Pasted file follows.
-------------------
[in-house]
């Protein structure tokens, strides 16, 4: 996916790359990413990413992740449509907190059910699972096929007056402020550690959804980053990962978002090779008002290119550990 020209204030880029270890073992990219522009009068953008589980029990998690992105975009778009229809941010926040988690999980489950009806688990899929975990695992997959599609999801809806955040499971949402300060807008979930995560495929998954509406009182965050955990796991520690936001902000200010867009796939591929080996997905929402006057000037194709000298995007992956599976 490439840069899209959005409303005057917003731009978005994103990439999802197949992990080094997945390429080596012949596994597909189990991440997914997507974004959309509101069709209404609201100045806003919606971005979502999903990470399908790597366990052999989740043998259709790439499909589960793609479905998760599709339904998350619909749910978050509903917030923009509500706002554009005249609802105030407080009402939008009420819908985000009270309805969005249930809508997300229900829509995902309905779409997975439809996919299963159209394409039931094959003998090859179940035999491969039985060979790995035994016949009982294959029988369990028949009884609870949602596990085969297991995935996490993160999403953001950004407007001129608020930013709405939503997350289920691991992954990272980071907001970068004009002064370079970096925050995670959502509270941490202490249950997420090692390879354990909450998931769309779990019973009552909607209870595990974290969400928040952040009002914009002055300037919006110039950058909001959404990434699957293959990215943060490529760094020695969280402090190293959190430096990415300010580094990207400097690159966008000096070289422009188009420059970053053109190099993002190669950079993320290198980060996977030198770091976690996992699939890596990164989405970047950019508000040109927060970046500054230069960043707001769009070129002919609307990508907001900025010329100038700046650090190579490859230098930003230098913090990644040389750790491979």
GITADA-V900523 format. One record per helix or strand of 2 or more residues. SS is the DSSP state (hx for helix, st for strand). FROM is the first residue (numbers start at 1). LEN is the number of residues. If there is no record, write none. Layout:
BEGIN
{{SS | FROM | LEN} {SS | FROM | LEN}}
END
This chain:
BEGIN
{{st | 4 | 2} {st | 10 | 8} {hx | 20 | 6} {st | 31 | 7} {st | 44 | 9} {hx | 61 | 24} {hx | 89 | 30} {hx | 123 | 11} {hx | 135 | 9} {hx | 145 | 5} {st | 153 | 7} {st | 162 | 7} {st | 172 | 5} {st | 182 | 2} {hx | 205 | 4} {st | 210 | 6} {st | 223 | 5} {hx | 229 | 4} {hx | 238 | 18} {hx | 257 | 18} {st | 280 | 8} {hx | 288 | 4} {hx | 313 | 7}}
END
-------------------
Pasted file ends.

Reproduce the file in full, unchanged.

[in-house]
């Protein structure tokens, strides 16, 4: 996916790359990413990413992740449509907190059910699972096929007056402020550690959804980053990962978002090779008002290119550990 020209204030880029270890073992990219522009009068953008589980029990998690992105975009778009229809941010926040988690999980489950009806688990899929975990695992997959599609999801809806955040499971949402300060807008979930995560495929998954509406009182965050955990796991520690936001902000200010867009796939591929080996997905929402006057000037194709000298995007992956599976 490439840069899209959005409303005057917003731009978005994103990439999802197949992990080094997945390429080596012949596994597909189990991440997914997507974004959309509101069709209404609201100045806003919606971005979502999903990470399908790597366990052999989740043998259709790439499909589960793609479905998760599709339904998350619909749910978050509903917030923009509500706002554009005249609802105030407080009402939008009420819908985000009270309805969005249930809508997300229900829509995902309905779409997975439809996919299963159209394409039931094959003998090859179940035999491969039985060979790995035994016949009982294959029988369990028949009884609870949602596990085969297991995935996490993160999403953001950004407007001129608020930013709405939503997350289920691991992954990272980071907001970068004009002064370079970096925050995670959502509270941490202490249950997420090692390879354990909450998931769309779990019973009552909607209870595990974290969400928040952040009002914009002055300037919006110039950058909001959404990434699957293959990215943060490529760094020695969280402090190293959190430096990415300010580094990207400097690159966008000096070289422009188009420059970053053109190099993002190669950079993320290198980060996977030198770091976690996992699939890596990164989405970047950019508000040109927060970046500054230069960043707001769009070129002919609307990508907001900025010329100038700046650090190579490859230098930003230098913090990644040389750790491979």
GITADA-V900523 format. One record per helix or strand of 2 or more residues. SS is the DSSP state (hx for helix, st for strand). FROM is the first residue (numbers start at 1). LEN is the number of residues. If there is no record, write none. Layout:
BEGIN
{{SS | FROM | LEN} {SS | FROM | LEN}}
END
This chain:
BEGIN
{{st | 4 | 2} {st | 10 | 8} {hx | 20 | 6} {st | 31 | 7} {st | 44 | 9} {hx | 61 | 24} {hx | 89 | 30} {hx | 123 | 11} {hx | 135 | 9} {hx | 145 | 5} {st | 153 | 7} {st | 162 | 7} {st | 172 | 5} {st | 182 | 2} {hx | 205 | 4} {st | 210 | 6} {st | 223 | 5} {hx | 229 | 4} {hx | 238 | 18} {hx | 257 | 18} {st | 280 | 8} {hx | 288 | 4} {hx | 313 | 7}}
END